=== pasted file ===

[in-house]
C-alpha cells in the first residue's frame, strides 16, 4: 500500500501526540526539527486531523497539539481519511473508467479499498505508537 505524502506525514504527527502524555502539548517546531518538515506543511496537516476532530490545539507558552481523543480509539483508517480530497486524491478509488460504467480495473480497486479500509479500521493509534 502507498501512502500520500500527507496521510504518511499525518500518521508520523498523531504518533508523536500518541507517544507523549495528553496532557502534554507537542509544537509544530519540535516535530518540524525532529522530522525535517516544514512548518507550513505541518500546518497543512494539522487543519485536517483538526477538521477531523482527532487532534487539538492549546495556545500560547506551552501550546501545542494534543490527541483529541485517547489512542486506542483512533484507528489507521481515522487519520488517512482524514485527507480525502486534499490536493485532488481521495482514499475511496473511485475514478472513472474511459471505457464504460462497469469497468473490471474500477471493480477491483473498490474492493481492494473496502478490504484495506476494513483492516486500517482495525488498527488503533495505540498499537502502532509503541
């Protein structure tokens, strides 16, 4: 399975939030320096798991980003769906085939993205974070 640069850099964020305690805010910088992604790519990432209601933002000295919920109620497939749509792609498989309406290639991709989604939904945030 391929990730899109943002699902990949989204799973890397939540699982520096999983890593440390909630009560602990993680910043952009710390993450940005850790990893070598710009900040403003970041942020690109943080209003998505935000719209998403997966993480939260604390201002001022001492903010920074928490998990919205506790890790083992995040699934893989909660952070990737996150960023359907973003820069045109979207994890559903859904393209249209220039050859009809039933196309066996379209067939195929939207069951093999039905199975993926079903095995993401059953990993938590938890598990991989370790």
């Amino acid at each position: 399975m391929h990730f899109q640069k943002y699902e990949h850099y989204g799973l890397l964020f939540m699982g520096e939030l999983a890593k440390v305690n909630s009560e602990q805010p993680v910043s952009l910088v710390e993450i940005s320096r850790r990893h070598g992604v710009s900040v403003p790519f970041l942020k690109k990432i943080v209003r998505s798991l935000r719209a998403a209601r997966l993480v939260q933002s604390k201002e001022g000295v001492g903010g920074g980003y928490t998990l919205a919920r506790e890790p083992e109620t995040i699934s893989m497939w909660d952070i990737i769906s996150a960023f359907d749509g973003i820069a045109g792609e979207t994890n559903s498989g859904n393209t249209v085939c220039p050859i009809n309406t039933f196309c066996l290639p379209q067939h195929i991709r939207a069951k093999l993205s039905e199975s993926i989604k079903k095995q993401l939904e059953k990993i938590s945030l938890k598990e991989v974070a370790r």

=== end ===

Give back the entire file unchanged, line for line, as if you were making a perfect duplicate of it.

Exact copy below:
[in-house]
C-alpha cells in the first residue's frame, strides 16, 4: 500500500501526540526539527486531523497539539481519511473508467479499498505508537 505524502506525514504527527502524555502539548517546531518538515506543511496537516476532530490545539507558552481523543480509539483508517480530497486524491478509488460504467480495473480497486479500509479500521493509534 502507498501512502500520500500527507496521510504518511499525518500518521508520523498523531504518533508523536500518541507517544507523549495528553496532557502534554507537542509544537509544530519540535516535530518540524525532529522530522525535517516544514512548518507550513505541518500546518497543512494539522487543519485536517483538526477538521477531523482527532487532534487539538492549546495556545500560547506551552501550546501545542494534543490527541483529541485517547489512542486506542483512533484507528489507521481515522487519520488517512482524514485527507480525502486534499490536493485532488481521495482514499475511496473511485475514478472513472474511459471505457464504460462497469469497468473490471474500477471493480477491483473498490474492493481492494473496502478490504484495506476494513483492516486500517482495525488498527488503533495505540498499537502502532509503541
């Protein structure tokens, strides 16, 4: 399975939030320096798991980003769906085939993205974070 640069850099964020305690805010910088992604790519990432209601933002000295919920109620497939749509792609498989309406290639991709989604939904945030 391929990730899109943002699902990949989204799973890397939540699982520096999983890593440390909630009560602990993680910043952009710390993450940005850790990893070598710009900040403003970041942020690109943080209003998505935000719209998403997966993480939260604390201002001022001492903010920074928490998990919205506790890790083992995040699934893989909660952070990737996150960023359907973003820069045109979207994890559903859904393209249209220039050859009809039933196309066996379209067939195929939207069951093999039905199975993926079903095995993401059953990993938590938890598990991989370790």
């Amino acid at each position: 399975m391929h990730f899109q640069k943002y699902e990949h850099y989204g799973l890397l964020f939540m699982g520096e939030l999983a890593k440390v305690n909630s009560e602990q805010p993680v910043s952009l910088v710390e993450i940005s320096r850790r990893h070598g992604v710009s900040v403003p790519f970041l942020k690109k990432i943080v209003r998505s798991l935000r719209a998403a209601r997966l993480v939260q933002s604390k201002e001022g000295v001492g903010g920074g980003y928490t998990l919205a919920r506790e890790p083992e109620t995040i699934s893989m497939w909660d952070i990737i769906s996150a960023f359907d749509g973003i820069a045109g792609e979207t994890n559903s498989g859904n393209t249209v085939c220039p050859i009809n309406t039933f196309c066996l290639p379209q067939h195929i991709r939207a069951k093999l993205s039905e199975s993926i989604k079903k095995q993401l939904e059953k990993i938590s945030l938890k598990e991989v974070a370790r």